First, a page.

Thursday, August 6, 2009

CPSIA - Old Books are BANNED

The CPSC Commission wrestled with the subject of old books and LOST (its mind). In today's docketed vote on exceptions under Section 3 of the CPSIA (materials determined to never violate the lead standards), the Commission considered the American Library Association's appeal to common sense to exempt all library books. Of course, we know that the CPSC is no longer allowed to consider risk - Mr. Waxman will handle that, thank you - so it squirmed and attempted to find a crack or crevice to stash an exception for these materials. No such luck, Charlie:

"Under section 101(a) of the CPSIA, Congress has deemed that children's products that do not meet the lead content limits within the specified dates 'to be banned hazardous substances.' Accordingly, the Commission may not provide relief from the lead content limits except under the specific exclusions provided under section 101(b) ofthe CPSIA. Absent a finding that all used children's books fall within the scope ofan exclusion, the Commission is bound by the statutory language of the CPSIA. Unfortunately, the Coinmission is unable to make such a determination in this proceeding. Because older books have not been manufactured using modem printing processes, such as the CMYK color process, and have been found, in some circumstances, to contain leaded ink or components, the Commission is unable to make a determination that the components of all older children's books fall under the lead content limits.

For older used children's books that are sold, many of these books may be collector's items that are sold to adults. Such books would not be considered to be intended primarily for children, and accordingly, may continue to be sold to adults. For older used children's books that are lent out, ALA has requested additional guidance regarding the treatment ofthese products. Accordingly, the Commission intends to issue a separate Statement ofPolicy addressing the treatment of older children's books." [Italics added.]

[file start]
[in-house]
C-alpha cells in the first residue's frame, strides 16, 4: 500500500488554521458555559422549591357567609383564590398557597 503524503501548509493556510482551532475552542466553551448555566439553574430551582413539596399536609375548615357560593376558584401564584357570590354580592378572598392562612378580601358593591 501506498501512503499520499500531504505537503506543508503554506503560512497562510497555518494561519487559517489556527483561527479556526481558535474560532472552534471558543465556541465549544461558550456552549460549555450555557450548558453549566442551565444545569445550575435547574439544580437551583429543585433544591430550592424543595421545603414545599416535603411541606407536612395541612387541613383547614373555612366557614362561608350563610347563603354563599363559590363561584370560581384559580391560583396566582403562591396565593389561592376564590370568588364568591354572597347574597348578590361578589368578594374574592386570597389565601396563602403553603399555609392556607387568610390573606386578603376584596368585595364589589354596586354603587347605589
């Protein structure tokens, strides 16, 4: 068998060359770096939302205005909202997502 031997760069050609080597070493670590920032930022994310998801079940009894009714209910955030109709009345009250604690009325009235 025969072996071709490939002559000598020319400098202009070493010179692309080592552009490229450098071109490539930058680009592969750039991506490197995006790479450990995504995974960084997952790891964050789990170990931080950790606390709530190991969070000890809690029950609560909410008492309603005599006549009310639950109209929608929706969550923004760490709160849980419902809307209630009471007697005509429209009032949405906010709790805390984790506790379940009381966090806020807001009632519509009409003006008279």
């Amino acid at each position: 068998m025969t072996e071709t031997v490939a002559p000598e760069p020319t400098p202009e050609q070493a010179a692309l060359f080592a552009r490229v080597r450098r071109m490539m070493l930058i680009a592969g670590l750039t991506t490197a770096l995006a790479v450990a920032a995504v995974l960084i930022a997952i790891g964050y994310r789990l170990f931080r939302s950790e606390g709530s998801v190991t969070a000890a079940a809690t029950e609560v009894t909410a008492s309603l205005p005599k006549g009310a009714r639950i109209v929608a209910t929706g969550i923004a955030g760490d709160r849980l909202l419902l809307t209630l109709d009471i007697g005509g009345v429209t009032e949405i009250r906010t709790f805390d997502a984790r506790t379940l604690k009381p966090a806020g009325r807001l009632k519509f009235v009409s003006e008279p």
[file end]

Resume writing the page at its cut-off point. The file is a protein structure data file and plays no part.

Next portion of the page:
Let's not forget that in an effort to protect America from the scourge of old books, Commissioner Moore cautioned libraries across the land to sequester these "dangers" until further notice ("I believe that our staff has come up with a supportable 'bright line' to guide libraries as to what books we will deem not to pose a problem and which ones should be sequestered until we get more information from the publishing and ink manufacturing industries."). That was a real high point in this drama, I think.

What can I say? Pathetic and shameful, but hardly the CPSC's fault. The idiocy of this decision is entirely Congress' fault. Frankly, I struggle to find words strong enough to condemn a law like this. As a longtime book lover and heavy user of libraries, I find this decision demoralizing, embarrassing and deeply troubling. I grew up in a library. To think that the CPSC is cooperating with making that a distant memory and thereby harming children all over the country makes my blood BOIL.